“There are lessons to be learned from the Partition. The refugee crisis we are seeing now echoes many experiences from that time. It’s not something that just happened in the past, it also matters in the context of the present. That’s why we’re taking The Partition Trail to young people in schools, to help them better understand the experience of loss and displacement.”

Piali remains alert to the evolving landscape for South Asian arts.

“It’s not just South Asian any more, it’s British Asian - you are talking about a different generation of creators and audiences,” says Piali. “South Asian arts used to focus more on the forms that travelled to this country when people of South Asian origin brought their culture here. Current generations who have been born and brought up in the UK can still reference their South Asian heritage, traditions and culture but it is perfectly natural and organic for them to be strongly referencing British culture too.”

These cultural crossovers have informed many of the arts, education and outreach projects led by Sampad. These have involved women taking part in creative writing workshops to explore family lives and personal journeys for Birmingham > Brick Lane > Bangladesh. And Birmingham schoolchildren explored local peace movements during World War One in the Words of Peace project which culminated in a special event at the city’s Peace Garden in July 2016. 

Sampad’s impressive range of activities include discovering and promoting future generations of artists.

“Sampad has played a key role in supporting and developing new creative talent and cultural leaders in Birmingham and beyond,” says Piali. “We ran a cultural leadership course over four years and many of the people who were part of that are now in key positions at cultural organisations around the country. Our aim is to keep the story moving forward, so it’s vital that we keep investing in these future leaders and practitioners.

“We have built strong international partnerships in places like Canada, South Africa, Europe and the Indian subcontinent which means we can open doors for Birmingham and UK artists to a global marketplace, as well as helping to attract world-class artists to our great city.”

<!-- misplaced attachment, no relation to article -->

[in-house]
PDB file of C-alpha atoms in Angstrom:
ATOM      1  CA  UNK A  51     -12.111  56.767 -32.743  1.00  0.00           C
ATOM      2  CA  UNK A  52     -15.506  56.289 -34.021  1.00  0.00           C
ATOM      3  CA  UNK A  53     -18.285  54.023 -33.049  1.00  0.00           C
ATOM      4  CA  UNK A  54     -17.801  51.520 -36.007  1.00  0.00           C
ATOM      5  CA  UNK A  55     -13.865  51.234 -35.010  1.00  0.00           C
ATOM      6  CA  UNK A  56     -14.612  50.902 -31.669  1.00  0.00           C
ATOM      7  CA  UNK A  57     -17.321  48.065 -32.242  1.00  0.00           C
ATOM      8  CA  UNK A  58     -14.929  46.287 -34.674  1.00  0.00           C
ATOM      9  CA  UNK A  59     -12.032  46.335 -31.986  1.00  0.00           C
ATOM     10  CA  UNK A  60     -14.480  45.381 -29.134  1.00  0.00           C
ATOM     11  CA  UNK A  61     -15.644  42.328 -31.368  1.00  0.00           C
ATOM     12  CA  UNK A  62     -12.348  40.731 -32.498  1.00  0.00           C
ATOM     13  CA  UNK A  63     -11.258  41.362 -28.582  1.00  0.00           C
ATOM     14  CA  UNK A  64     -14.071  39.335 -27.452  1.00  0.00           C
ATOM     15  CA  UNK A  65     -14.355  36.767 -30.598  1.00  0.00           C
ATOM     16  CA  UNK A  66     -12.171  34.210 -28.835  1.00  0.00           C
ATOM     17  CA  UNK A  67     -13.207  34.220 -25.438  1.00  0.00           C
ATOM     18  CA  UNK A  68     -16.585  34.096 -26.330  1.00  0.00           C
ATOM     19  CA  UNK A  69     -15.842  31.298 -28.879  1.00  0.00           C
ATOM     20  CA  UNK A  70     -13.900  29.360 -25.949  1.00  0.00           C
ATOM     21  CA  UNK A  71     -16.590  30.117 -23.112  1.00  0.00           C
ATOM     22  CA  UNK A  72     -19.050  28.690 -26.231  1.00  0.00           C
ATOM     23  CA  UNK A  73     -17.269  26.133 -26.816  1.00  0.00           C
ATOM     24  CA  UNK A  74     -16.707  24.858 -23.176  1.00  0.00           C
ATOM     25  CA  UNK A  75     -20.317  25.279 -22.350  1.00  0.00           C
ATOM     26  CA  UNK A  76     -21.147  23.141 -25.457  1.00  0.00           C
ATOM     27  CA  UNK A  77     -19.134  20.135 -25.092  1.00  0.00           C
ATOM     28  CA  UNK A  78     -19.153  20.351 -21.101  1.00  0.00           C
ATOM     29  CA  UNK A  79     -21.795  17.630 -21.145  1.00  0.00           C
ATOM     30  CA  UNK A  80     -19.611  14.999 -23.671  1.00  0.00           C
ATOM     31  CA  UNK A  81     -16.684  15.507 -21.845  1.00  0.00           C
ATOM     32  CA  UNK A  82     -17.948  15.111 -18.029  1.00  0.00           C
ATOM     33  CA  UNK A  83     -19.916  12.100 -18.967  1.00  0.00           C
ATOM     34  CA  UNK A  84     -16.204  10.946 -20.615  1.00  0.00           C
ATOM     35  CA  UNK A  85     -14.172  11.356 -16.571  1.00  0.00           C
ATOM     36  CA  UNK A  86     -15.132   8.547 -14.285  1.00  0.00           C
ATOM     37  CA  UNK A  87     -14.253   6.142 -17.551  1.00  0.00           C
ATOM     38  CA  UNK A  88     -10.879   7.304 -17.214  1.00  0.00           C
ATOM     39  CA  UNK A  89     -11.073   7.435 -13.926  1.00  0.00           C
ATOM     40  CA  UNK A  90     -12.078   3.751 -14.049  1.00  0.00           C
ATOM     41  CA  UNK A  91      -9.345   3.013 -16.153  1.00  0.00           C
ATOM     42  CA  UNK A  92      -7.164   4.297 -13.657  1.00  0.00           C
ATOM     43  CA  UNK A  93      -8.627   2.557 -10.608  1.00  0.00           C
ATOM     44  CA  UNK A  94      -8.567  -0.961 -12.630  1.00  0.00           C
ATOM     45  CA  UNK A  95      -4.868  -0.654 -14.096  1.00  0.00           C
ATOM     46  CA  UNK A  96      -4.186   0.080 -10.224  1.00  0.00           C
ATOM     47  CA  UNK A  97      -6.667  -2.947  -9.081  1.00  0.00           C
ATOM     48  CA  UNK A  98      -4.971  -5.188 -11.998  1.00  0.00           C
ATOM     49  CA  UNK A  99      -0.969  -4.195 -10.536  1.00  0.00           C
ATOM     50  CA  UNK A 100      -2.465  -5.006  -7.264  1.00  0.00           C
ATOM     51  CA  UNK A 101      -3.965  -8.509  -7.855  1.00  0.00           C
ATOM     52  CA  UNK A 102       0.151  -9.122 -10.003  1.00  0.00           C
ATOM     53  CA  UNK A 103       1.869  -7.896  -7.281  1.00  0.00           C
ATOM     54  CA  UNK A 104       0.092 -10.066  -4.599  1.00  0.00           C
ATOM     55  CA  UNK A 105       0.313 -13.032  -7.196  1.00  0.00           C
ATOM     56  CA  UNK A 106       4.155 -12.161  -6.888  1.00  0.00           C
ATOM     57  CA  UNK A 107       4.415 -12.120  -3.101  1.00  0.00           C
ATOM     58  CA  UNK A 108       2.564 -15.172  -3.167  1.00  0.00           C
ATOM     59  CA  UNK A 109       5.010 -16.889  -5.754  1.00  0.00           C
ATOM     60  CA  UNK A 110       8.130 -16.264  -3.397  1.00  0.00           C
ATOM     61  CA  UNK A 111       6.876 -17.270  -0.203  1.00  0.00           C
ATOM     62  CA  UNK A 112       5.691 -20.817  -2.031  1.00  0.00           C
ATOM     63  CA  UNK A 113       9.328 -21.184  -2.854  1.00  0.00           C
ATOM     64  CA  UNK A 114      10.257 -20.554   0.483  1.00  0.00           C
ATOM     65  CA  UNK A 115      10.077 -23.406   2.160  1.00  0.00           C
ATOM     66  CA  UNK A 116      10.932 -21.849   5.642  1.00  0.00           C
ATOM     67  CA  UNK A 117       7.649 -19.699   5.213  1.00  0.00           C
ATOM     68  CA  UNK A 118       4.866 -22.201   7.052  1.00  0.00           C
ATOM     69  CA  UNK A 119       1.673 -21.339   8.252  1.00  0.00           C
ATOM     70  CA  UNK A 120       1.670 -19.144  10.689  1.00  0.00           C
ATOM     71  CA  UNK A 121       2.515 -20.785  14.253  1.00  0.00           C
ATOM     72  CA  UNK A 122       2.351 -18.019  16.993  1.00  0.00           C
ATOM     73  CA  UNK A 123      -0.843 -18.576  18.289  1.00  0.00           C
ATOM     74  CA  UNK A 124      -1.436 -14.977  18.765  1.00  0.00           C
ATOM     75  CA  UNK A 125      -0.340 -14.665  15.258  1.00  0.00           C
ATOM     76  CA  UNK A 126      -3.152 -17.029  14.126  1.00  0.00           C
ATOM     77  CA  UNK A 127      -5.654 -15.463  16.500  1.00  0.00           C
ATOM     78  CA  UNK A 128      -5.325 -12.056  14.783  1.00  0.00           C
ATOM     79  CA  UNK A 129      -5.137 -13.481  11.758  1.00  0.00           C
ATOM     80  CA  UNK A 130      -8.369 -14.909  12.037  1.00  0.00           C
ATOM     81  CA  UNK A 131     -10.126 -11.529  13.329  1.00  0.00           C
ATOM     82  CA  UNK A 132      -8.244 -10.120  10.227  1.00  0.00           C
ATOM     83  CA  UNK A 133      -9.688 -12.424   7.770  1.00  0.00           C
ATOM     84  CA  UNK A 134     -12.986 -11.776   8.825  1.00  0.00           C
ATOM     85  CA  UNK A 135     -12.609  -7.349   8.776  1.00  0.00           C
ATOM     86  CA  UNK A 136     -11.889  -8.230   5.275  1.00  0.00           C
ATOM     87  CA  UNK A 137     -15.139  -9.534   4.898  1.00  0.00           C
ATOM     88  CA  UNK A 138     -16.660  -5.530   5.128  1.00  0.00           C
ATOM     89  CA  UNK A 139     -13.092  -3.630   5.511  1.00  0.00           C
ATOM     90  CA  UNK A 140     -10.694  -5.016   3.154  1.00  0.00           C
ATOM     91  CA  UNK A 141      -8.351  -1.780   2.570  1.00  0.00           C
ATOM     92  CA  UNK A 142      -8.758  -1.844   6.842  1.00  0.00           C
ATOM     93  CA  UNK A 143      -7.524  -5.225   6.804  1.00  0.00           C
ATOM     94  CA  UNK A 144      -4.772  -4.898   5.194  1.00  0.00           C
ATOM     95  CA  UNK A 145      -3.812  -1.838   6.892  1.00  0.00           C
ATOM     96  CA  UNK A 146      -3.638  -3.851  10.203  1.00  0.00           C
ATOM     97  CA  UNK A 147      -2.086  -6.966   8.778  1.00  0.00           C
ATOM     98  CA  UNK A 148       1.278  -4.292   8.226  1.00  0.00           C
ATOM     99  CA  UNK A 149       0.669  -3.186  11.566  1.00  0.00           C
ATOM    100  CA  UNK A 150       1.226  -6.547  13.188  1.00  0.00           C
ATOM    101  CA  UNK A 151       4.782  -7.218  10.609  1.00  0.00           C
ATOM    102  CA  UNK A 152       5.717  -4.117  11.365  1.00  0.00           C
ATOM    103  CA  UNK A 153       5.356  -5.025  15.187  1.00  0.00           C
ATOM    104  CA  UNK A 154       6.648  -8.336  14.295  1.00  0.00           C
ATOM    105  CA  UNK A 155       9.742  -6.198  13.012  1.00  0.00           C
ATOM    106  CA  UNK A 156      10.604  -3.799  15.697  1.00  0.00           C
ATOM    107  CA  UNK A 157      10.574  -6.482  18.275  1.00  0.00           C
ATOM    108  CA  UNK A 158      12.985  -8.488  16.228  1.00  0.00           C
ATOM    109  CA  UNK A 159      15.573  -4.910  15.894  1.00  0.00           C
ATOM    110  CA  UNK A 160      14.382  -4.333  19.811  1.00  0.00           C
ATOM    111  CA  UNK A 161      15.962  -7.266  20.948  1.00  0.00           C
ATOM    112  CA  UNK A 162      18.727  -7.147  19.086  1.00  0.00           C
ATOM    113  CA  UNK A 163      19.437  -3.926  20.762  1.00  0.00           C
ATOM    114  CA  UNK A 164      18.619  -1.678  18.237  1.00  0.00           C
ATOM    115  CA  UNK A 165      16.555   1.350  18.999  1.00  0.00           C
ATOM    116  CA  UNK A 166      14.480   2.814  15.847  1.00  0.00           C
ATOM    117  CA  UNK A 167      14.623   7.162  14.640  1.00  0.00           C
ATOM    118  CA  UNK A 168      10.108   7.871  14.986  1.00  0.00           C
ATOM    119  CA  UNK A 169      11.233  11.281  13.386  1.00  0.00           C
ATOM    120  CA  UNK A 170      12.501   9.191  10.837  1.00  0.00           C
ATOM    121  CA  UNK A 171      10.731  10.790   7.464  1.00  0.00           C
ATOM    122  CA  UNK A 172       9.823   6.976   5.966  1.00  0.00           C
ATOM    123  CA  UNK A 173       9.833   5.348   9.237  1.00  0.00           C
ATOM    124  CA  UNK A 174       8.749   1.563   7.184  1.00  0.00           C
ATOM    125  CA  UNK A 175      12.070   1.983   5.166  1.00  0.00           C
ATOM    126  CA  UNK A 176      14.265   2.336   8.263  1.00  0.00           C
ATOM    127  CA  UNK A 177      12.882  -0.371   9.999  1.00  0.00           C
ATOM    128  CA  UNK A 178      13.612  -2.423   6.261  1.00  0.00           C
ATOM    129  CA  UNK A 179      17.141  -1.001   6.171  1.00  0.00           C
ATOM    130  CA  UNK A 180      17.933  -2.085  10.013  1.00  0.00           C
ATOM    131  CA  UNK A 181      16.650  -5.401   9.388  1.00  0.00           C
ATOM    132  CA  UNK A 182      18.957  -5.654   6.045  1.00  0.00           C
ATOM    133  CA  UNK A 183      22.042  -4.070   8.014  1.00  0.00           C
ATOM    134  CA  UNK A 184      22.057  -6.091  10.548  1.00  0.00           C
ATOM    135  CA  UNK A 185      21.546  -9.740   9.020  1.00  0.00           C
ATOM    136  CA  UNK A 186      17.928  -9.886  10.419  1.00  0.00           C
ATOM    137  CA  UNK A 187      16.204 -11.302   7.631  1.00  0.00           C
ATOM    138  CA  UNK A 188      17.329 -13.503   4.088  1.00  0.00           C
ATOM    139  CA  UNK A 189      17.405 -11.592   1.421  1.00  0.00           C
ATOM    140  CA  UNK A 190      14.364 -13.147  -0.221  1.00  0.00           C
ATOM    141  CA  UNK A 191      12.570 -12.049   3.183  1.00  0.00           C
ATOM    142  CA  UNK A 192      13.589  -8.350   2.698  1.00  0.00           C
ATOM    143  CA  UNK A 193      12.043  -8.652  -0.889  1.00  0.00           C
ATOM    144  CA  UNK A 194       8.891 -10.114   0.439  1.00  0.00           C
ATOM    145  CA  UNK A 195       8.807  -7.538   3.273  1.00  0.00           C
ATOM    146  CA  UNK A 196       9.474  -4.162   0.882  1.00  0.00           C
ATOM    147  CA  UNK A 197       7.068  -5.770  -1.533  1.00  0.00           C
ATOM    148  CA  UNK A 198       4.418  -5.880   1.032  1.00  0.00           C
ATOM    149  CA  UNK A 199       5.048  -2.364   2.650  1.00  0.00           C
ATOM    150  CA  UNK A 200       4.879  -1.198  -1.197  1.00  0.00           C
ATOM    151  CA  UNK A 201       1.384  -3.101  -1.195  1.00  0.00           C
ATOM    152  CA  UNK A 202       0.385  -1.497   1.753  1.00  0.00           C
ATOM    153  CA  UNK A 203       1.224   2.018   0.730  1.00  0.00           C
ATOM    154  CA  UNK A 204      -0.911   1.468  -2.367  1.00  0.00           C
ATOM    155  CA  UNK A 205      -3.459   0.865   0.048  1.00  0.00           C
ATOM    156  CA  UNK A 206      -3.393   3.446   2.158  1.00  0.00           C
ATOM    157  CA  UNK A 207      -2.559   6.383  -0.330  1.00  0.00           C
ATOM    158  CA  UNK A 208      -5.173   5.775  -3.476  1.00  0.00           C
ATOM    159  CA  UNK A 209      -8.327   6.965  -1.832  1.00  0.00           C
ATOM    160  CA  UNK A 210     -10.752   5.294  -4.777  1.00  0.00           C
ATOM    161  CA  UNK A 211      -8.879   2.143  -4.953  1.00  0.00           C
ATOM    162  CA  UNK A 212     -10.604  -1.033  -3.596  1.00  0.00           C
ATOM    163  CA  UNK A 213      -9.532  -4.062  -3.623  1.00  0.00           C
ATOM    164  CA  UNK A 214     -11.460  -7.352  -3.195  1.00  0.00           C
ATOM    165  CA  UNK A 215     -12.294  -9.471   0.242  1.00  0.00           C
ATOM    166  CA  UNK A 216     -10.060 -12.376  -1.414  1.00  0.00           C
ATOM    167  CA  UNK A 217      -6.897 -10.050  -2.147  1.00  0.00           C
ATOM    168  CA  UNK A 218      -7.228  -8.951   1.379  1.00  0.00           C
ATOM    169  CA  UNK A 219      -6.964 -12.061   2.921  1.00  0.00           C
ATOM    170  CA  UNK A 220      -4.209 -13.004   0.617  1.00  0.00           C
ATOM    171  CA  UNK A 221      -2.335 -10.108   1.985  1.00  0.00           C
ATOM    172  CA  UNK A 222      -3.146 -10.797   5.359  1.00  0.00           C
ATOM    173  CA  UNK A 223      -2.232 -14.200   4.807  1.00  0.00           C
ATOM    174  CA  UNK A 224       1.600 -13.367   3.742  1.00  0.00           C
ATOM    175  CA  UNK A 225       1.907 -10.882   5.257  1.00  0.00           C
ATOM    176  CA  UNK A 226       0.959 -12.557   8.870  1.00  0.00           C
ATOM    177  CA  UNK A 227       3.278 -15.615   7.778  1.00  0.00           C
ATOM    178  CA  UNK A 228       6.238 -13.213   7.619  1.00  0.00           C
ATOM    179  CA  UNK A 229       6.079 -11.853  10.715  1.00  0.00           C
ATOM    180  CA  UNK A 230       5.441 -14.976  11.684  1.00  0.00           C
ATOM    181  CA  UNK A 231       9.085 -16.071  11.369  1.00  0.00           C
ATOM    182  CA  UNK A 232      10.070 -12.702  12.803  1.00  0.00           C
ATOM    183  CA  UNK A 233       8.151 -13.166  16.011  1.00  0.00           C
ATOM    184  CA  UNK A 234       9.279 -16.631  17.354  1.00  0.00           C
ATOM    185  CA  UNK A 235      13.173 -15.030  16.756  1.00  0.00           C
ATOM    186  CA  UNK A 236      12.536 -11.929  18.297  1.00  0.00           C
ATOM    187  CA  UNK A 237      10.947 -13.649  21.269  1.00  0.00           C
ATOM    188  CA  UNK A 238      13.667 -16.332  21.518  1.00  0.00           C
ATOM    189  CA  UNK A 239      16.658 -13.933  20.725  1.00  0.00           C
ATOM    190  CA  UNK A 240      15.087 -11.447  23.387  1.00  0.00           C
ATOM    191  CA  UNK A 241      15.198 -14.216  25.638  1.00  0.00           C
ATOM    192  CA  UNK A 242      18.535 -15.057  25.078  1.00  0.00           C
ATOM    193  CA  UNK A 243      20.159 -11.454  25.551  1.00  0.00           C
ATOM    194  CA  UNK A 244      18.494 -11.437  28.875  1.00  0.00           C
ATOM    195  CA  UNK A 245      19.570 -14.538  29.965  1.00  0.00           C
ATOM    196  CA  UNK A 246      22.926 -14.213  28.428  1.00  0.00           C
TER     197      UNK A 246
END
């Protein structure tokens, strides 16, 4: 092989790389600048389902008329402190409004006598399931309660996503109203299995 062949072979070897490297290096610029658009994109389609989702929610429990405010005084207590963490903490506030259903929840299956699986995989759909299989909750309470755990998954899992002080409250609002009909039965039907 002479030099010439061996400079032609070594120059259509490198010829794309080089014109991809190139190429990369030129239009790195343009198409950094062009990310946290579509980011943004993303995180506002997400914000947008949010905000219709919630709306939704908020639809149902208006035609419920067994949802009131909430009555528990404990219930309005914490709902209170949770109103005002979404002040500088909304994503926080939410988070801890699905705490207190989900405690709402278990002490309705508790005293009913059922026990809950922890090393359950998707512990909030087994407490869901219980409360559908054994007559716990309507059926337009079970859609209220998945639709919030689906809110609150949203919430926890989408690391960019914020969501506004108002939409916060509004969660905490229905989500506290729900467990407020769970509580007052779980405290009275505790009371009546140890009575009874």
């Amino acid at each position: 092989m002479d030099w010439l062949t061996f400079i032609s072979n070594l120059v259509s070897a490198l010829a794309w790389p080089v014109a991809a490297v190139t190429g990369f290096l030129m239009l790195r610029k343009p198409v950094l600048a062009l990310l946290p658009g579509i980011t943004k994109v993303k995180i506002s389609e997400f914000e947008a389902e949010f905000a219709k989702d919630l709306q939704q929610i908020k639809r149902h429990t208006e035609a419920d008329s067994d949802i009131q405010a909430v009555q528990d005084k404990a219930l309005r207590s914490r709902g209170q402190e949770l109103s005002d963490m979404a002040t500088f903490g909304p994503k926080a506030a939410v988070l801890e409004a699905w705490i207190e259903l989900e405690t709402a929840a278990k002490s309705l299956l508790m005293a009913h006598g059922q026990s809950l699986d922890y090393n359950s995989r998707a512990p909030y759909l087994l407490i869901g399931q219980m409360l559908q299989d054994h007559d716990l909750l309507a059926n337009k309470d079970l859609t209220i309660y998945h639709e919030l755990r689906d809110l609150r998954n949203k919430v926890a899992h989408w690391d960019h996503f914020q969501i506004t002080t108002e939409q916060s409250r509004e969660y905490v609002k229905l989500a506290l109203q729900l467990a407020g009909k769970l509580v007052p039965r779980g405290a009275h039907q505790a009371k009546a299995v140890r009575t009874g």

Moving forward has also meant embracing digital technology to offer new artistic experiences.

digital

Cinekid SEPPdigital

Sampad’s digital showpiece for the London 2012 Festival, Mandala, broke new ground for South Asian arts, combining urban and classical dance and music with new technologies, helping the organisation to reach new audiences and boosting its confidence to continue to innovate and explore the potential of digital arts.

Since then, Sampad has been encouraging artists and arts professionals to embrace digital technology as a creative tool.

“With EU funding, we have been working with partners across Europe to offer exciting digital learning opportunities for creative professionals and more than 90 placements have been designed and initiated by Sampad,” says Piali.

“We were also a partner for Qawwali Shrine, which connected us with BEAST (Birmingham Electric Acoustic Sound Theatre) at the University of Birmingham, who took excerpts of Qawwali music and reworked it digitally to explore whether states of spiritual bliss evoked by the music could be measured and artistically represented using new technologies.

“We worked in partnership with Birmingham City University on Maker Monday which was hothousing new collaborations between arts and digital practitioners. With these kind of activities, we are creating opportunities in a research and development context for artists to realise the scope and potential of digital.”

And Piali believes Sampad will continue to play a leading role in taking the arts forward.

“The future landscape needs to be shaped by the generations who are coming up now which is why we are so invested in nurturing talent,” says Piali. “Our enduring mission is to encourage their vision and creative potential so that South Asian arts thrive, break new ground and play a meaningful role in mainstream UK culture for the future.”

For more information on Birmingham Weekender see http://www.birminghamweekender.com/ and for more information on Utsav 2017 see http://sampad.org.uk/utsav-2017-birminghams-year-of-south-asian-culture/

Diane Parkes

08-17

Birmingham Weekender runs from 22-24 September